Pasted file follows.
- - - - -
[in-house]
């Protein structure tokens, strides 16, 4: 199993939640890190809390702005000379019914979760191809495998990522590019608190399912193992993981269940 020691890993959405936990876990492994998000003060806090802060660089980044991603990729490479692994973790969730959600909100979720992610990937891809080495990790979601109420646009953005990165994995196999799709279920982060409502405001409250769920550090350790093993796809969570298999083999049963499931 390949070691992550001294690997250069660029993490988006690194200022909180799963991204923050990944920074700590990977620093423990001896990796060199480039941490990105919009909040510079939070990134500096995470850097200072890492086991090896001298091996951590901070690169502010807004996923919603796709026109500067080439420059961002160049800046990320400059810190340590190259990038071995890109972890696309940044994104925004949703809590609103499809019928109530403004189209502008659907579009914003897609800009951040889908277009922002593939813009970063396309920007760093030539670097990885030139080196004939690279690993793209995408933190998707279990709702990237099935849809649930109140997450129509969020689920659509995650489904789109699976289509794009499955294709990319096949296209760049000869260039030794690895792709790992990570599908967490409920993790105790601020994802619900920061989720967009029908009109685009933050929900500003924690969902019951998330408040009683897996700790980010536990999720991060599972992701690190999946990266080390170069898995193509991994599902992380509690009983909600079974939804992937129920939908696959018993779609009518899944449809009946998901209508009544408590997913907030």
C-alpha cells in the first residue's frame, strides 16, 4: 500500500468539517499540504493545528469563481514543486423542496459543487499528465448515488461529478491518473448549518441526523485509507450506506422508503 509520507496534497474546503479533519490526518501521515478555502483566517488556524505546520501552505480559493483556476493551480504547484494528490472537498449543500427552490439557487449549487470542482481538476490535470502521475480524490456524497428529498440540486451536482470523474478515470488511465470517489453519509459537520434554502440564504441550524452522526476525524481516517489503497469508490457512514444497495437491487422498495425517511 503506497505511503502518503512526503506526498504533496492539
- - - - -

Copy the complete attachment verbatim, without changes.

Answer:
[in-house]
């Protein structure tokens, strides 16, 4: 199993939640890190809390702005000379019914979760191809495998990522590019608190399912193992993981269940 020691890993959405936990876990492994998000003060806090802060660089980044991603990729490479692994973790969730959600909100979720992610990937891809080495990790979601109420646009953005990165994995196999799709279920982060409502405001409250769920550090350790093993796809969570298999083999049963499931 390949070691992550001294690997250069660029993490988006690194200022909180799963991204923050990944920074700590990977620093423990001896990796060199480039941490990105919009909040510079939070990134500096995470850097200072890492086991090896001298091996951590901070690169502010807004996923919603796709026109500067080439420059961002160049800046990320400059810190340590190259990038071995890109972890696309940044994104925004949703809590609103499809019928109530403004189209502008659907579009914003897609800009951040889908277009922002593939813009970063396309920007760093030539670097990885030139080196004939690279690993793209995408933190998707279990709702990237099935849809649930109140997450129509969020689920659509995650489904789109699976289509794009499955294709990319096949296209760049000869260039030794690895792709790992990570599908967490409920993790105790601020994802619900920061989720967009029908009109685009933050929900500003924690969902019951998330408040009683897996700790980010536990999720991060599972992701690190999946990266080390170069898995193509991994599902992380509690009983909600079974939804992937129920939908696959018993779609009518899944449809009946998901209508009544408590997913907030």
C-alpha cells in the first residue's frame, strides 16, 4: 500500500468539517499540504493545528469563481514543486423542496459543487499528465448515488461529478491518473448549518441526523485509507450506506422508503 509520507496534497474546503479533519490526518501521515478555502483566517488556524505546520501552505480559493483556476493551480504547484494528490472537498449543500427552490439557487449549487470542482481538476490535470502521475480524490456524497428529498440540486451536482470523474478515470488511465470517489453519509459537520434554502440564504441550524452522526476525524481516517489503497469508490457512514444497495437491487422498495425517511 503506497505511503502518503512526503506526498504533496492539